Pool of London

Synopsis: Crime melodrama about two sailors in London, an American open to theft and smuggling and an honest Jamaican, and the crooks and girls they know. A jewel theft goes wrong and those involved must decide whether to try to get away or to do the right thing. Superb photography of postwar central London when almost empty of people on a Sunday.
Genre: Crime, Drama
Director(s): Basil Dearden
Production: Universal
85 min

Ahoy there!

What ship are you?

The Dunbar. Out of Rotterdam,

bound for the Pool.

Thank you, Captain.

You may proceed to your berth.

The Dunbar's just coming in.

Let me have their papers,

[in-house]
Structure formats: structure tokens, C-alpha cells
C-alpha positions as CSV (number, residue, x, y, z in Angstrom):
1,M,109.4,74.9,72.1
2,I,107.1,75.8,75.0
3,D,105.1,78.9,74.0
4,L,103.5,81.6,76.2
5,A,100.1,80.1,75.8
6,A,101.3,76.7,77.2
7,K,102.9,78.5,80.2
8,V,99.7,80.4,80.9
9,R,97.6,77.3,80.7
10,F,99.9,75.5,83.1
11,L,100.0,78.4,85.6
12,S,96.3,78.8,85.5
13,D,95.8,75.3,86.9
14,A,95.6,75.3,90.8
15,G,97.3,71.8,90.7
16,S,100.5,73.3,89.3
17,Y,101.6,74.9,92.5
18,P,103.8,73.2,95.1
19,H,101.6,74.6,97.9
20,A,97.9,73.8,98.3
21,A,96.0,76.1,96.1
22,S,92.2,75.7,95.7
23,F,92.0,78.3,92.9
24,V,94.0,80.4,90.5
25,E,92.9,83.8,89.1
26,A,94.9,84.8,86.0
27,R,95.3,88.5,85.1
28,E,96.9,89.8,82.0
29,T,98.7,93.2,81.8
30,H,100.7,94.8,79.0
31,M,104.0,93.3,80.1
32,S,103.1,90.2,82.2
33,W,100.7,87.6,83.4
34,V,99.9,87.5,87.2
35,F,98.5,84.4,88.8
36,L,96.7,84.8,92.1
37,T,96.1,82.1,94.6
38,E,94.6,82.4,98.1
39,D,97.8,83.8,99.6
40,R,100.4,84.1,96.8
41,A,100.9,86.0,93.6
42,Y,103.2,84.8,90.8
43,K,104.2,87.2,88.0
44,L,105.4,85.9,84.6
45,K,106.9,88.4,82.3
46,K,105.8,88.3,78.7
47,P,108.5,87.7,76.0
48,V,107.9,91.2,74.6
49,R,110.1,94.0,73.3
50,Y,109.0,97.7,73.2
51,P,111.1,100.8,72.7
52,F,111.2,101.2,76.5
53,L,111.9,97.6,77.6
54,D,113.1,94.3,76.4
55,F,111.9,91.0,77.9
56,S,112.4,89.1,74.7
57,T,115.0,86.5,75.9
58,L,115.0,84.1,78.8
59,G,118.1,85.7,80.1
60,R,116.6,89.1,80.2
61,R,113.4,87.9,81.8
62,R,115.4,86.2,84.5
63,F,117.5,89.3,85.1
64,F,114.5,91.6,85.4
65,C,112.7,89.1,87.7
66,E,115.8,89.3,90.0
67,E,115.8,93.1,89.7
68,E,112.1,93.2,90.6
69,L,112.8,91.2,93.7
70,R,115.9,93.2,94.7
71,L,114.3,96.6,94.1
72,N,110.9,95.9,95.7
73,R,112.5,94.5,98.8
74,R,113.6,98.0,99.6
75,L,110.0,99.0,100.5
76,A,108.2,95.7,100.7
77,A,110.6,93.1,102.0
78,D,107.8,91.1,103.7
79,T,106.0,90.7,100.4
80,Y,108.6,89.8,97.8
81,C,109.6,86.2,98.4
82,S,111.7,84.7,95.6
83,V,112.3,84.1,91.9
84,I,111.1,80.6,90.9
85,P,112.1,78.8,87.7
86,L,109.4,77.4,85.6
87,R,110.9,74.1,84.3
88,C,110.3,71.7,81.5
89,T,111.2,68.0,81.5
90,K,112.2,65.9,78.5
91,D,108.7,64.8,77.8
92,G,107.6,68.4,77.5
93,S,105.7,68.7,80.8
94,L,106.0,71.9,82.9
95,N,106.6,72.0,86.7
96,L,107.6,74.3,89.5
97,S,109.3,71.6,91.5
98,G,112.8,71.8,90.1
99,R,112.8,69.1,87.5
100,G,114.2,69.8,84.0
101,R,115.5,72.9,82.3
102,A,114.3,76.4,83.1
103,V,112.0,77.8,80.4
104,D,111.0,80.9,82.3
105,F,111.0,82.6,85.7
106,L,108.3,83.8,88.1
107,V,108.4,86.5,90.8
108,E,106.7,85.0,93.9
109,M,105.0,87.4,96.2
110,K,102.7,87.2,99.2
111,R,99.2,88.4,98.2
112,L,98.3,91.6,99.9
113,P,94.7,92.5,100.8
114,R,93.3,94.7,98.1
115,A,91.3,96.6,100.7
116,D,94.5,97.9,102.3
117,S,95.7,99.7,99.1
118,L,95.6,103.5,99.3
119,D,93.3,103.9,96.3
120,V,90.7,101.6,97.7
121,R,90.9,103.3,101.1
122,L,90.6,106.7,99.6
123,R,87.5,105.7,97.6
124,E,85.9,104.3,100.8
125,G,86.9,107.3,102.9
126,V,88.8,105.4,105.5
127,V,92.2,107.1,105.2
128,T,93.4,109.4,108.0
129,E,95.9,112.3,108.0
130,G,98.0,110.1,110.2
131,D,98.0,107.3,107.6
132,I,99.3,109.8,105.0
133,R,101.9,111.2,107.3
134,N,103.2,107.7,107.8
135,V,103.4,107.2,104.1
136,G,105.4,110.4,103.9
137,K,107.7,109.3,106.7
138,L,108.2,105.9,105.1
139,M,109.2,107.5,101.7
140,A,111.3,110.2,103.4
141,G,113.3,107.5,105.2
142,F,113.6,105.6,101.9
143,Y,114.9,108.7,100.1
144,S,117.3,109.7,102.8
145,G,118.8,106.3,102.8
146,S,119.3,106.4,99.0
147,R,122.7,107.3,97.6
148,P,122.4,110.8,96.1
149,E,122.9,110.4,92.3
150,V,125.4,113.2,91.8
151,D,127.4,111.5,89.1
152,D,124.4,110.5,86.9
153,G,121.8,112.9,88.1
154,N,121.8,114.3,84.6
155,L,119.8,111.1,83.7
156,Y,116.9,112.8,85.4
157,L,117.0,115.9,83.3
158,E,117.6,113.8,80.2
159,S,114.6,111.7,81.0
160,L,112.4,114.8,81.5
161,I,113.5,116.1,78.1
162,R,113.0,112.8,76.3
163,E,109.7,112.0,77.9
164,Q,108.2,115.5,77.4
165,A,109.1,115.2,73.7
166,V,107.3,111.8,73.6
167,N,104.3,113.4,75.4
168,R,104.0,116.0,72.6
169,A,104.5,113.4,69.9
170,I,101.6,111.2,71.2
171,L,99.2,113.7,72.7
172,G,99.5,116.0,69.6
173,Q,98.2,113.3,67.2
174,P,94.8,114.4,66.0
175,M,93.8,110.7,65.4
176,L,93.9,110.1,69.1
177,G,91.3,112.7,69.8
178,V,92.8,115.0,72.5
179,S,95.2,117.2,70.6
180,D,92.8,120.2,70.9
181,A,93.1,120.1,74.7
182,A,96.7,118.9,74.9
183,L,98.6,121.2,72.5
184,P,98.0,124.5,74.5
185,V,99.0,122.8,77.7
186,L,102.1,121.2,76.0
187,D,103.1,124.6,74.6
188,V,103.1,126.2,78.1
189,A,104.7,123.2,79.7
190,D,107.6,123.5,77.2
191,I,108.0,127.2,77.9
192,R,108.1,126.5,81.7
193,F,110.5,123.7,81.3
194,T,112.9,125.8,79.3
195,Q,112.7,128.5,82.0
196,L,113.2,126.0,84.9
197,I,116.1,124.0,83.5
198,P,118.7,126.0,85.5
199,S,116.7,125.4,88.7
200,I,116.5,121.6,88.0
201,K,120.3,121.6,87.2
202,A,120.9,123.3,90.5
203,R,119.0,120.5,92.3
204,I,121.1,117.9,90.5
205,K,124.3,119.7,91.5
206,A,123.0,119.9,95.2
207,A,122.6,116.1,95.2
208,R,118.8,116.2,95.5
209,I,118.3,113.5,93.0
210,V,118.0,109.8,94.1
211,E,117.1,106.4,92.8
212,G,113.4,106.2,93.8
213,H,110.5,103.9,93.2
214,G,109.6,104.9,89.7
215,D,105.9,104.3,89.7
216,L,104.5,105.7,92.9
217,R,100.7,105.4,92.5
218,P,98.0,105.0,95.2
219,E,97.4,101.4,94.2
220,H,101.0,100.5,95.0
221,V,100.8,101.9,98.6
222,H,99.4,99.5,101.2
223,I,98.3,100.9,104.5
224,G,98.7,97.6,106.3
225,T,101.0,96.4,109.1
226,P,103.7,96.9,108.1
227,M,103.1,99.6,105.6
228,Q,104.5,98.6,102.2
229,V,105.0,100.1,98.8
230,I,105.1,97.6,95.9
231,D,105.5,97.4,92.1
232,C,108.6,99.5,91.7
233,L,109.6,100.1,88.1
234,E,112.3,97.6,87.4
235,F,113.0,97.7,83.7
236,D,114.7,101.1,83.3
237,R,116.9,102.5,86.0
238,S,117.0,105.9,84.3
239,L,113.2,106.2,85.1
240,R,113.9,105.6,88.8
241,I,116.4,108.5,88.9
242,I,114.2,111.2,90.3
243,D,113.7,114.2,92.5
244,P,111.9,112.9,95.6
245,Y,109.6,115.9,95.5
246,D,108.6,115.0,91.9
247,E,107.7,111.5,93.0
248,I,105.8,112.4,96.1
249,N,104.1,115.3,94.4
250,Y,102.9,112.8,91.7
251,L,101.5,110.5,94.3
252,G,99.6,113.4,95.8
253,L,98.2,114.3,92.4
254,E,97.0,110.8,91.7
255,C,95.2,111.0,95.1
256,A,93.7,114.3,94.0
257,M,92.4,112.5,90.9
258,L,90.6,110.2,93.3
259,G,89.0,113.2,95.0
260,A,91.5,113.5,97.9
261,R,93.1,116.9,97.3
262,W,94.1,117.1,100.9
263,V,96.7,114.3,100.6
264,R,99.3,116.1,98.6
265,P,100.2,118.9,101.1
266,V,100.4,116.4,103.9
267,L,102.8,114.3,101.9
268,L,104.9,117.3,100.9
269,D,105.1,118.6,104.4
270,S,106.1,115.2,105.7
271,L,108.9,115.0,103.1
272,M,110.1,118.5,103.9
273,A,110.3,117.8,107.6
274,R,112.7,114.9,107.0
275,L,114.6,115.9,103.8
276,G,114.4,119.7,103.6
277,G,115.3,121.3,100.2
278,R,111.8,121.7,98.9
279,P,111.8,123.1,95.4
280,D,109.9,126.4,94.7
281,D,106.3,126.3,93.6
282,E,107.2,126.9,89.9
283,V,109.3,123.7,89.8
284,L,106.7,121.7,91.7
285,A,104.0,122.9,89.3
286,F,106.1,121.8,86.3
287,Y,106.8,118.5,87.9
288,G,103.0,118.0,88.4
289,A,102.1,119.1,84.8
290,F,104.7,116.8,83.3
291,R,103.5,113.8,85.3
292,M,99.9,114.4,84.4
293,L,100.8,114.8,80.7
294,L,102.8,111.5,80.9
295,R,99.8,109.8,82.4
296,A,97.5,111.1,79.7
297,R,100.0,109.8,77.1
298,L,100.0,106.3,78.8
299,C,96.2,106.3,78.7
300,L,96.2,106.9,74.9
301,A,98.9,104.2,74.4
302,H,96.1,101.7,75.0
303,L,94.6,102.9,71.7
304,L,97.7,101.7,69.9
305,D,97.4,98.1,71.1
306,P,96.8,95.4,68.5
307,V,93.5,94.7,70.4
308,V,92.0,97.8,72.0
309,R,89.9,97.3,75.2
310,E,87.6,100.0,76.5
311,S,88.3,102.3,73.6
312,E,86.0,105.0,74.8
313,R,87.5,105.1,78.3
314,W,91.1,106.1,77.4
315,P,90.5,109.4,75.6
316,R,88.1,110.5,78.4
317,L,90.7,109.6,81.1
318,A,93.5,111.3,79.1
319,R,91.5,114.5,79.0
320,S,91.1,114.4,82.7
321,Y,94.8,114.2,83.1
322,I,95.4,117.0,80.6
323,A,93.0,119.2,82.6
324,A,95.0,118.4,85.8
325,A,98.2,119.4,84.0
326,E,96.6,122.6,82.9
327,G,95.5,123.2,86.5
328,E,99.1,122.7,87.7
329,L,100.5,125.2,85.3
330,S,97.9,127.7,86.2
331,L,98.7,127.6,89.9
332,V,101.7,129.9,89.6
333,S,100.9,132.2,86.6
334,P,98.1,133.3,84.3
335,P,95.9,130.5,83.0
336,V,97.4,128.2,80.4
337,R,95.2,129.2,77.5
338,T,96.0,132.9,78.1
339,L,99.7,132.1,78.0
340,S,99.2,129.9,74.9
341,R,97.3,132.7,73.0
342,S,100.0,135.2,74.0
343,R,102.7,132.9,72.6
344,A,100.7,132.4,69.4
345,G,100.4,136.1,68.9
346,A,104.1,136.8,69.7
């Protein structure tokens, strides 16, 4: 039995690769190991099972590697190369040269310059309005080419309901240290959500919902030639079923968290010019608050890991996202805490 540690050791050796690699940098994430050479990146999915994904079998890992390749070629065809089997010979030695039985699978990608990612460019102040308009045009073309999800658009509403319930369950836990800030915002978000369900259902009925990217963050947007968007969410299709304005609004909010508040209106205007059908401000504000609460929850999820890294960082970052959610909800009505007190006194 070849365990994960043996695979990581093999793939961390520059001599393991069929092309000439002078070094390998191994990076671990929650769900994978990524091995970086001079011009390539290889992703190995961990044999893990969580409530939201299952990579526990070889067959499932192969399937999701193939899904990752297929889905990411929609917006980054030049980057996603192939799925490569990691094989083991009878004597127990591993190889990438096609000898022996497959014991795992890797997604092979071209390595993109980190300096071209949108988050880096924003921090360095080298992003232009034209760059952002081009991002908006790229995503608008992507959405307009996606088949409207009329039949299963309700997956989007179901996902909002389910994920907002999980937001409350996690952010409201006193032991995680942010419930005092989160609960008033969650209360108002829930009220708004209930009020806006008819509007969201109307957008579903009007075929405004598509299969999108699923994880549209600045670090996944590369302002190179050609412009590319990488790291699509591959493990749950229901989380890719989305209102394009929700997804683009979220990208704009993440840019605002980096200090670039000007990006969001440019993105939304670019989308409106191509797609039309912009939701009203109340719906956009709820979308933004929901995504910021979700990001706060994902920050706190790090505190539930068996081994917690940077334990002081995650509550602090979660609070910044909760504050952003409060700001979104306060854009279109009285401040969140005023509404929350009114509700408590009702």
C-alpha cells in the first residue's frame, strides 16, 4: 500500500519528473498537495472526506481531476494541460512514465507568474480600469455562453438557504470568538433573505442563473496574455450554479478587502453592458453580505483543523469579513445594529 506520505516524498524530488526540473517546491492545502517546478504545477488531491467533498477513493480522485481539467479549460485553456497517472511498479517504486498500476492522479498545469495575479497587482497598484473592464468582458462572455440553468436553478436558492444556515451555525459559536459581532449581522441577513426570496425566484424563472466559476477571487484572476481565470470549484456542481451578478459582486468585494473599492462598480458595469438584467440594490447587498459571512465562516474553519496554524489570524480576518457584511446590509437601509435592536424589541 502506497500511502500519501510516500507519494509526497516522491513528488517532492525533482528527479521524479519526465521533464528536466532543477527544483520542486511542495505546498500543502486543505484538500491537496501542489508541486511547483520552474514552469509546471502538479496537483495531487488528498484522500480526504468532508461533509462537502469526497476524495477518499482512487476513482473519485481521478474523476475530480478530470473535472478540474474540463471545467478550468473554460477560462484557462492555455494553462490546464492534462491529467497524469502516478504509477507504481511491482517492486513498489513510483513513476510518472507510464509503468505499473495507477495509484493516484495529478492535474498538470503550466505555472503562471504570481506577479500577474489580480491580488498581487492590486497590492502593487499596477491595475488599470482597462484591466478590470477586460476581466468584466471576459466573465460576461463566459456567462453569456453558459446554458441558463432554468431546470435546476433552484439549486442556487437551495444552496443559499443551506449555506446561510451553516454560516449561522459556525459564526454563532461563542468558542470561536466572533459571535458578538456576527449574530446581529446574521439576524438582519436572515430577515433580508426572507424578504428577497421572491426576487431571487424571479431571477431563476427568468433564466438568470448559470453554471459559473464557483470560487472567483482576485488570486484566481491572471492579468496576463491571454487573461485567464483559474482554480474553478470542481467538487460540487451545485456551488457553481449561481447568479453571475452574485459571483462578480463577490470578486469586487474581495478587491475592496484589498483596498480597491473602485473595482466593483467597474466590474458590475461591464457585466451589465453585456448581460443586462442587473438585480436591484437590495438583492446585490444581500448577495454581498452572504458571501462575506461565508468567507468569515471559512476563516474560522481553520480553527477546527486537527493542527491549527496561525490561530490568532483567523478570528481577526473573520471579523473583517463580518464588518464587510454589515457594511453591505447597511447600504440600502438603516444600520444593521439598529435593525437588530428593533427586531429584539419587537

Very good, Mr Collins.

It'll be tomorrow morning now,

I expect.

Never seen a ship before, Sally?

Battlebridge Wharf.

To the Dunbar.

We'll clear her tonight

and do the rummage tomorrow.

Right, sir.

Keep heaving.


- All right, make her fast at that.

- Aye, aye, sir.

- All right, Johnny, make her fast at that.

- Aye, aye, sir,

- Finished with engines.

- Aye, aye, sir.

Finished with the engines.

The old fool's got us in at last-

fifteen minutes late.

That's the last we'll see of him

for the next few days,

- Ladder ready?

- Ladder ready, sir.

Customs aboard, sir.

I hope they get a move on. Wife's

expecting me to take her to the Palladium.

Should be in time

for the second house, sir.

Depends which one of 'em it is.

It's Mr Andrews, sir.

- Dear, all night. Tell the Chief.

- Aye, aye, sir.

- Good evening, Captain.

- Good evening, Andrews.

General cargo,

no passengers, no infection.